An important part of the practice session was finding out the best depth to fish

During the practice session I fished casters shallow and Adam (Kayleigh’s boyfriend), fished pellets, this allowed us to try both baits and compare which worked most successfully. It was apparent that casters caught a variety of species including the small ide and roach but the pellets singled out the f1's yet the bites came just as fast as on the caster. With this in mind my plan was set as far as the shallow fishing went. I also knew that if I was struggling there would be a few edge fish to be caught, as in practice I had quite a few on pellet or worm over the groundbait, the interesting thing I found out during practice was that the margin fish were just the same size as the shallow fish but with the odd small tench mixed in. This was great to know as it meant that if one of the others competitors started catching fish down the edge I knew they were going to be just average size fish and not the big fish you expect to be caught in the margins. As well as getting a good idea of tactics I also settled on the rigs and elastic I would be fishing, due to the size of the fish I could fish relatively light with a size 8 Stay fresh hollow elastic, 0.12 hooklength and a size 20 hook.

 A huge lesson, pellets would be the main bait come the final

The big final:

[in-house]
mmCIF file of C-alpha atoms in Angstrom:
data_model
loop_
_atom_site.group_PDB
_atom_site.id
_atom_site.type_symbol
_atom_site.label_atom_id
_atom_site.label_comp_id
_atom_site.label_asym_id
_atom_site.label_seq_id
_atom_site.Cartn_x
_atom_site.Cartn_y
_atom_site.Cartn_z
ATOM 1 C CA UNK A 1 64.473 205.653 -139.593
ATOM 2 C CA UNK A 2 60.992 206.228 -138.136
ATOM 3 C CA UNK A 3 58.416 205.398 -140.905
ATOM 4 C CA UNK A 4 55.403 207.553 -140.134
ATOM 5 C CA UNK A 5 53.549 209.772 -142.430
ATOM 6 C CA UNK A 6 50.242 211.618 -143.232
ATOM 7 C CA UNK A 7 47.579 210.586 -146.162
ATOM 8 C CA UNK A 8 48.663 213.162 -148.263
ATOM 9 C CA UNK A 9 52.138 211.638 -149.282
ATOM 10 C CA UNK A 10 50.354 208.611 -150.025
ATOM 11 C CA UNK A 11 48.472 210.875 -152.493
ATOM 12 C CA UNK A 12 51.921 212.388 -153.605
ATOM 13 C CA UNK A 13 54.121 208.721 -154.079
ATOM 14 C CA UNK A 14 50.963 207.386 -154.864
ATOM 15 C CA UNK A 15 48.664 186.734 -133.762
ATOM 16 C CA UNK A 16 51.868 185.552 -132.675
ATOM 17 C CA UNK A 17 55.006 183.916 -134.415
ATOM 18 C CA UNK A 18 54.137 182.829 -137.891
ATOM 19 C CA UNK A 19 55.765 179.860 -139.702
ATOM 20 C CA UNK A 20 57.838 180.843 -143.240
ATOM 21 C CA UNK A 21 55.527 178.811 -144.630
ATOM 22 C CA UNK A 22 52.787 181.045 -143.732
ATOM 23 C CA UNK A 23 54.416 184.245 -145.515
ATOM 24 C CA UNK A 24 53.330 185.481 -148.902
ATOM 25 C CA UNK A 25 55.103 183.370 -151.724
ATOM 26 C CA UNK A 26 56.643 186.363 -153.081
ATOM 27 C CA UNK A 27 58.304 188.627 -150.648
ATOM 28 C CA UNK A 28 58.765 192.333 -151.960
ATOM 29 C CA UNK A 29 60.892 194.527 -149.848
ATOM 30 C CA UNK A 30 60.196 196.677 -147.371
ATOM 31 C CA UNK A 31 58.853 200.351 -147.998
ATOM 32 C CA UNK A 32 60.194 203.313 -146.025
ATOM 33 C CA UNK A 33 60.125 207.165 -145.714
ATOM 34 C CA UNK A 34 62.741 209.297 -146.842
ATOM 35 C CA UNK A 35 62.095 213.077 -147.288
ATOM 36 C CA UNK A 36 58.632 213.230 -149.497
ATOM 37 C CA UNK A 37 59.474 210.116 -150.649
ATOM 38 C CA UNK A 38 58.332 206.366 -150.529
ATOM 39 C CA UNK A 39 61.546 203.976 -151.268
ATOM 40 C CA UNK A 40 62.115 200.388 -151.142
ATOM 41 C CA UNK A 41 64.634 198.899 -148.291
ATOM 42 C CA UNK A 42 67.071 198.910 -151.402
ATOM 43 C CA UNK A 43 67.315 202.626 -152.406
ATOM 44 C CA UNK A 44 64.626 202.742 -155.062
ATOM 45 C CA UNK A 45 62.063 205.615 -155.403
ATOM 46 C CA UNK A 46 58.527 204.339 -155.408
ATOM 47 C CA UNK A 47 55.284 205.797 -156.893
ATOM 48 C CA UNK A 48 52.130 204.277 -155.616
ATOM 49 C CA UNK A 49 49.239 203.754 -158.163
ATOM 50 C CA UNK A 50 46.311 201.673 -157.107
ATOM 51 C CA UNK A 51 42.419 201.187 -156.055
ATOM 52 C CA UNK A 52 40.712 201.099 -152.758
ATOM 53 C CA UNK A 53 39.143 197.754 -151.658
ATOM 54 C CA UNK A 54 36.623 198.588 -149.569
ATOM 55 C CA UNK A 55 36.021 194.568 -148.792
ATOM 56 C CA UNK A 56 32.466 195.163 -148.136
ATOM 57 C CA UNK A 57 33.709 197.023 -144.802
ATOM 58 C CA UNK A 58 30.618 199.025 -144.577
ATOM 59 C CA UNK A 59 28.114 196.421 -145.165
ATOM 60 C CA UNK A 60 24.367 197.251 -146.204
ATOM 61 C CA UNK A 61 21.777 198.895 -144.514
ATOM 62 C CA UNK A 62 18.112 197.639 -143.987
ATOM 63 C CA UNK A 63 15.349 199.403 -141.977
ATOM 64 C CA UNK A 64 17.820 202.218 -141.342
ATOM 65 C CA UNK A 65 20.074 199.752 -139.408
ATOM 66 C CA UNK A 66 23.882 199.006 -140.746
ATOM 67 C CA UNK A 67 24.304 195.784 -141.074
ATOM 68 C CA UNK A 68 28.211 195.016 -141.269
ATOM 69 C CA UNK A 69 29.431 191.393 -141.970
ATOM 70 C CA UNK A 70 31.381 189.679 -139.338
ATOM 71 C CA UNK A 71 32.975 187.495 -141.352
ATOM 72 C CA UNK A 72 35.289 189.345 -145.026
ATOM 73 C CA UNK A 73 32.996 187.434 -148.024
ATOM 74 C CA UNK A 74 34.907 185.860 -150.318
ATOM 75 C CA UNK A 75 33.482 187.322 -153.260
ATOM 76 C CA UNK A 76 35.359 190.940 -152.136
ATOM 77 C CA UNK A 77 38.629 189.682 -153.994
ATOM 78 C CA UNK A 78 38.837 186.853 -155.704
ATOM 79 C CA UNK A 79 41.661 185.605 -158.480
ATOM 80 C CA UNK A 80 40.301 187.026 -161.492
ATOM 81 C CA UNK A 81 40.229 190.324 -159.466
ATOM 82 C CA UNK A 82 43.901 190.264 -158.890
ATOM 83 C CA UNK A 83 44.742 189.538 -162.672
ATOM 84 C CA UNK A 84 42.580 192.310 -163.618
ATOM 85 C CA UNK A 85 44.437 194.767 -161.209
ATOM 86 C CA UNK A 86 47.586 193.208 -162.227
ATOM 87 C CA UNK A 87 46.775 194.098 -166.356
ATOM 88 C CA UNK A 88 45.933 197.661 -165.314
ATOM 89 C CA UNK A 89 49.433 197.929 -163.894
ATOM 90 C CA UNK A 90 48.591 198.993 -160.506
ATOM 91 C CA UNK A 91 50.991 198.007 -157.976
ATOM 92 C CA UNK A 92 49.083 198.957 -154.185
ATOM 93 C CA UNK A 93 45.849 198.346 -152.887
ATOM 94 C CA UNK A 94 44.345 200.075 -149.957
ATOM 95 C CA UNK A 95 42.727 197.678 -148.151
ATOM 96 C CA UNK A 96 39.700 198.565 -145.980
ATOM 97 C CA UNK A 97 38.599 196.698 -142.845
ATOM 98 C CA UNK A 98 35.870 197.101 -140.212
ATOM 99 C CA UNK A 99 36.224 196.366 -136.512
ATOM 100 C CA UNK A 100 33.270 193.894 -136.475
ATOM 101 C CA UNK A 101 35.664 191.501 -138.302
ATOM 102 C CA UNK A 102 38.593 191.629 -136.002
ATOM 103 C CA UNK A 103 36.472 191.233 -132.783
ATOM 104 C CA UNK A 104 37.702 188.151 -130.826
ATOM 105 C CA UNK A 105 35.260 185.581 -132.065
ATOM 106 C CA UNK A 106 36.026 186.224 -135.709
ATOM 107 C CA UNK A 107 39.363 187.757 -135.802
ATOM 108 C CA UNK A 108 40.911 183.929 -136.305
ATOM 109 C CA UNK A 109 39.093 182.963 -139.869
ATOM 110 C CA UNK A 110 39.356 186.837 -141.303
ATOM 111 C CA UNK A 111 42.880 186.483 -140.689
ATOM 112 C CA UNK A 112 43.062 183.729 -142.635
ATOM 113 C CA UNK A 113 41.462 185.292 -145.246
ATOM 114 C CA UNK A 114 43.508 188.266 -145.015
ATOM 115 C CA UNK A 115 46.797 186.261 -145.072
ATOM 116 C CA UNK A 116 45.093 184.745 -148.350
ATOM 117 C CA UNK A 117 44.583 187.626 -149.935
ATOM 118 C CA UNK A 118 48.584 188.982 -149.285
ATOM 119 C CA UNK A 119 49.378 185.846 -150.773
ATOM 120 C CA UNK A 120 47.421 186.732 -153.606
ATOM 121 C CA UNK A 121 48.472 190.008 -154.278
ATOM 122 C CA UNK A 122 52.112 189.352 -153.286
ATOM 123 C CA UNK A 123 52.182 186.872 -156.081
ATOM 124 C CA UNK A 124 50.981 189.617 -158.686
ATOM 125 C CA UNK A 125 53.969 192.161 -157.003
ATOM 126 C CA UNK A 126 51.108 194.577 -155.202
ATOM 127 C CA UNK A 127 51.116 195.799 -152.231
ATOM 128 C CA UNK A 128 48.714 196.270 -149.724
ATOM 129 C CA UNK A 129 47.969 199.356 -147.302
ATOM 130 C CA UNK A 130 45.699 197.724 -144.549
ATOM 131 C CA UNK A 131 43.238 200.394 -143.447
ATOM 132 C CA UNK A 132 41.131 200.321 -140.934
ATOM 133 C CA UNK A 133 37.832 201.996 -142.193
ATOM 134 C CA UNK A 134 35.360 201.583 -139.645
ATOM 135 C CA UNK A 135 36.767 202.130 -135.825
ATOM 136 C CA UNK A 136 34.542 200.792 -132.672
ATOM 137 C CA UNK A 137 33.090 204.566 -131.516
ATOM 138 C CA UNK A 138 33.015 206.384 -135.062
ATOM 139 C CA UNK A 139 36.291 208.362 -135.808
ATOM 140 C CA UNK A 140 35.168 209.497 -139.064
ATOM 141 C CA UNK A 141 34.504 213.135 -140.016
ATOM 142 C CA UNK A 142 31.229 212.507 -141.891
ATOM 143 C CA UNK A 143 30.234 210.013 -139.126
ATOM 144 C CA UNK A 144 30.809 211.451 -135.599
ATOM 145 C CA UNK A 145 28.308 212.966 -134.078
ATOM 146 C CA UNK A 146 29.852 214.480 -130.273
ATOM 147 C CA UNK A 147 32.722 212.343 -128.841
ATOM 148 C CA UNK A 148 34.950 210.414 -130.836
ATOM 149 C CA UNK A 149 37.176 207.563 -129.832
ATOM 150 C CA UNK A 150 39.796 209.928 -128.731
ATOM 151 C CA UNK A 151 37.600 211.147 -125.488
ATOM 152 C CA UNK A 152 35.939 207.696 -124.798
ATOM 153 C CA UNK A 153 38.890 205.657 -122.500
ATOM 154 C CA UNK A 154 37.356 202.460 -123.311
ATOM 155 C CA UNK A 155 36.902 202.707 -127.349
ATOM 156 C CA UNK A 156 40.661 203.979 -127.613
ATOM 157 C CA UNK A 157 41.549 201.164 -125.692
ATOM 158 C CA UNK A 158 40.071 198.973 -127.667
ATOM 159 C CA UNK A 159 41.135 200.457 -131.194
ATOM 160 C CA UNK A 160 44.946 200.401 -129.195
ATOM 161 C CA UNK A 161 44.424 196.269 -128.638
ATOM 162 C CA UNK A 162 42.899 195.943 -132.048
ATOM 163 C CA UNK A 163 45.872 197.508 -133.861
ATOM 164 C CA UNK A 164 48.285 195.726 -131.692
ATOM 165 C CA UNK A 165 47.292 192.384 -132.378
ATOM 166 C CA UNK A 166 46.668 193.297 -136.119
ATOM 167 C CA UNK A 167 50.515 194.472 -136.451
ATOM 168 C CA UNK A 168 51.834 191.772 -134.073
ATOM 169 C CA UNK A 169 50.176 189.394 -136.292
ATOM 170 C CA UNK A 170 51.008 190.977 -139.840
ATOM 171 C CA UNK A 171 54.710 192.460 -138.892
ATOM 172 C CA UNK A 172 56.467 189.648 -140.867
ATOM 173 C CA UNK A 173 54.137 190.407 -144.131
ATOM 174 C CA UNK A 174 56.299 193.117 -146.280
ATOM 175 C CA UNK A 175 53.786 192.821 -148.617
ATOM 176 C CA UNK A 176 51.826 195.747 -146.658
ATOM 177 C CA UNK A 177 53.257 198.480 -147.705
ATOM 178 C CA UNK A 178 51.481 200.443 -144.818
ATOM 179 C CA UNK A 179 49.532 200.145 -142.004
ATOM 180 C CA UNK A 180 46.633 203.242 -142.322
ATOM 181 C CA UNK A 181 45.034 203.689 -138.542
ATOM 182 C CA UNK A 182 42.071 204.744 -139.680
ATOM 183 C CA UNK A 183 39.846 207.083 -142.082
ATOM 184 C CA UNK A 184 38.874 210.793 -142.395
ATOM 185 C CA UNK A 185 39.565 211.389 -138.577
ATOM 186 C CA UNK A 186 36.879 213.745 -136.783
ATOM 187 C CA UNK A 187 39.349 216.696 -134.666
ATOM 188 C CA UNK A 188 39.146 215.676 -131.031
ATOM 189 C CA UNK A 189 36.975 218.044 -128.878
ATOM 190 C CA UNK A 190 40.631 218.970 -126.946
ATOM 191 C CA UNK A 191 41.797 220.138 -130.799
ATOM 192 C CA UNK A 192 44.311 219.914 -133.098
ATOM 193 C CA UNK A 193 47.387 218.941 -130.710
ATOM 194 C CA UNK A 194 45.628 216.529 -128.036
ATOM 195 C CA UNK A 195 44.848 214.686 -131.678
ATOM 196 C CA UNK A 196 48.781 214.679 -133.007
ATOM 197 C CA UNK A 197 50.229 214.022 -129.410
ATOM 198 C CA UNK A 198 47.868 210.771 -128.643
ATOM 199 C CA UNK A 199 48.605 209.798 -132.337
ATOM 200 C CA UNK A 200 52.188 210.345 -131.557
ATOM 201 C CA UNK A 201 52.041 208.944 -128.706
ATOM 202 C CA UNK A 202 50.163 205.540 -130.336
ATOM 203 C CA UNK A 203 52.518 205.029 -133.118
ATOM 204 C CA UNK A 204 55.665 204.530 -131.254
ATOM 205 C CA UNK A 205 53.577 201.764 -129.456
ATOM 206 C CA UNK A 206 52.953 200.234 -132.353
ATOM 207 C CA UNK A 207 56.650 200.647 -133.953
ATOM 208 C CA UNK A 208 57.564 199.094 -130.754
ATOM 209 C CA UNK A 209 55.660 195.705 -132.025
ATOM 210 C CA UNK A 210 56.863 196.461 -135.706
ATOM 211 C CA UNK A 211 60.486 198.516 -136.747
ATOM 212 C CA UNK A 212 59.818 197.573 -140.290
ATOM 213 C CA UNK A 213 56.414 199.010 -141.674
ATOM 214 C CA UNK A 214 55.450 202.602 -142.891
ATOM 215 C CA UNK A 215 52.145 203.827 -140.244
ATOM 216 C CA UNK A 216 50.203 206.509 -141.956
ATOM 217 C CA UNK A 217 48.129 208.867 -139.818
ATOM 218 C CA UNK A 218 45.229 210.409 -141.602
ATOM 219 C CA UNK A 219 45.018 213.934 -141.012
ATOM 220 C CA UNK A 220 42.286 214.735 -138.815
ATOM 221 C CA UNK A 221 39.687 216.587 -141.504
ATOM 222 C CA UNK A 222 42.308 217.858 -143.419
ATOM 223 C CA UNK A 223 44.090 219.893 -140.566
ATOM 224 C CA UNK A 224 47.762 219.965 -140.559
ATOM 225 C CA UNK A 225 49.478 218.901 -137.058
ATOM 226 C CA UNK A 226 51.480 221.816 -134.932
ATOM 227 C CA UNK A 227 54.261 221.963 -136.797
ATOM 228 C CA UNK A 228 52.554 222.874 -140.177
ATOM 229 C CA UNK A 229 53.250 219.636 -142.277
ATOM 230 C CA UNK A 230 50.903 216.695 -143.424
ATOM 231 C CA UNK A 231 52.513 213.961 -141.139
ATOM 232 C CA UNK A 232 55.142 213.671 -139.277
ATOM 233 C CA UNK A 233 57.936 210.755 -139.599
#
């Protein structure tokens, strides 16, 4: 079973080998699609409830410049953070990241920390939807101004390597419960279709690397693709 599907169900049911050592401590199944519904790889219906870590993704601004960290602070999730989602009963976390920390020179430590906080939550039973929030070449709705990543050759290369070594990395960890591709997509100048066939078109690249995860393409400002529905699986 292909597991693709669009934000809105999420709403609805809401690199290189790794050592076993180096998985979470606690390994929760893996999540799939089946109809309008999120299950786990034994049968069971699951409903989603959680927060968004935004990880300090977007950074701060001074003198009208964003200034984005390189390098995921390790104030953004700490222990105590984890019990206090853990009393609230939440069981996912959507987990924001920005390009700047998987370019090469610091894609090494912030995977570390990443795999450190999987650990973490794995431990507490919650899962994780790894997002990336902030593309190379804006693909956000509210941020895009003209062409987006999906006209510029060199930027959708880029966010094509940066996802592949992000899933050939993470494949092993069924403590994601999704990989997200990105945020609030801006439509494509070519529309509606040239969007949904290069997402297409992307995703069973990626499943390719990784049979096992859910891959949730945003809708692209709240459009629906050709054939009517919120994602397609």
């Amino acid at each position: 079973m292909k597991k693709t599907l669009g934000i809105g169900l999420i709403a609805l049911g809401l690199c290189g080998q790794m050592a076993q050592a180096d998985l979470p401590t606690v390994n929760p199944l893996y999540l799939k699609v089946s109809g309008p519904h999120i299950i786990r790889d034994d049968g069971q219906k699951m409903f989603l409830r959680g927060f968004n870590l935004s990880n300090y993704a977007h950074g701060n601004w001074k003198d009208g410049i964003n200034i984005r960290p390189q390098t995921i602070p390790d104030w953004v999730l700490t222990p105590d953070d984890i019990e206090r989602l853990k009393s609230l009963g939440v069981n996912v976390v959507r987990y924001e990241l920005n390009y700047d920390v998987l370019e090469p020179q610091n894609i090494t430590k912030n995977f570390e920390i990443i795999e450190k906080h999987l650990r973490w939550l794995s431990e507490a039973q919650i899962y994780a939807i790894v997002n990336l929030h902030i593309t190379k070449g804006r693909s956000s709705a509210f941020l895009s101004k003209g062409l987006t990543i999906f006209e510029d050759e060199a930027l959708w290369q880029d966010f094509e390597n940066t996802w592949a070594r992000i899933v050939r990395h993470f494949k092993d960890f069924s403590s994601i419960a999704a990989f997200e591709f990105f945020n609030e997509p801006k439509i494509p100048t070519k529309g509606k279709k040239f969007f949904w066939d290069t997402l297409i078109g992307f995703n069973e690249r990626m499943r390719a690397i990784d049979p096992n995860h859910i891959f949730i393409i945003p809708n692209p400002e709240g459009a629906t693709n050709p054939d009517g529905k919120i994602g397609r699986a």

After the practice I was itching for final day to come around, I had what I considered to be a good plan which was a shallow pellet line over towards the far side, and a good back up plan with the margin line. It was a simple approach but I often think that’s a sign that you’re in tune with a venue.

On the day I drew ball 2 which was permanent peg 34, the draw did not mean anything to me as my plan was still the same for every peg. I set up 3 shallow rigs, an edge rig as well as a rig for fishing across on the bottom if the fish dropped down for any reason. At the start I pinged 3 pouches of pellets across, fed my edge line, pinged a few more pellets across and then went over with my shallow rig. First drop I had one shallow and I knew straight away it was game on! In the first hour I had 33 fish all f1s, in the 2nd hour I had another 30 then the crowds started to gather and sky came and tried to interview me, with all this going on in the last 2hrs it slowed right down. I still kept plugging away and just picked the odd fish up in spells. I ended up with 97 f1s and a single carp. I also hooked a 4lb carp with just 10 seconds to go before time, unfortunately I had had to put it back as it was not out of the water before the all out. Luckily it didn’t cost me and I went on to weigh 36.3kg which was enough to win with Helen Dagnall in 2nd place with 23kg.

All the practice seemed to have paid off as Kayleigh led the match from the start.

I was over the moon with the win, the £1000 was a nice bonus but the money will soon be spent, the honor of having 2017 Ladies Fish O Mania champion on my CV will last forever and that’s something I’m really proud of. Looking forward I’d love to win it again but for now my attentions turn to the World Championships where I’d love for us to win the gold medal, its all down to the practice!

Kayleigh Smith, 2017 Ladies Fish O Mania Champion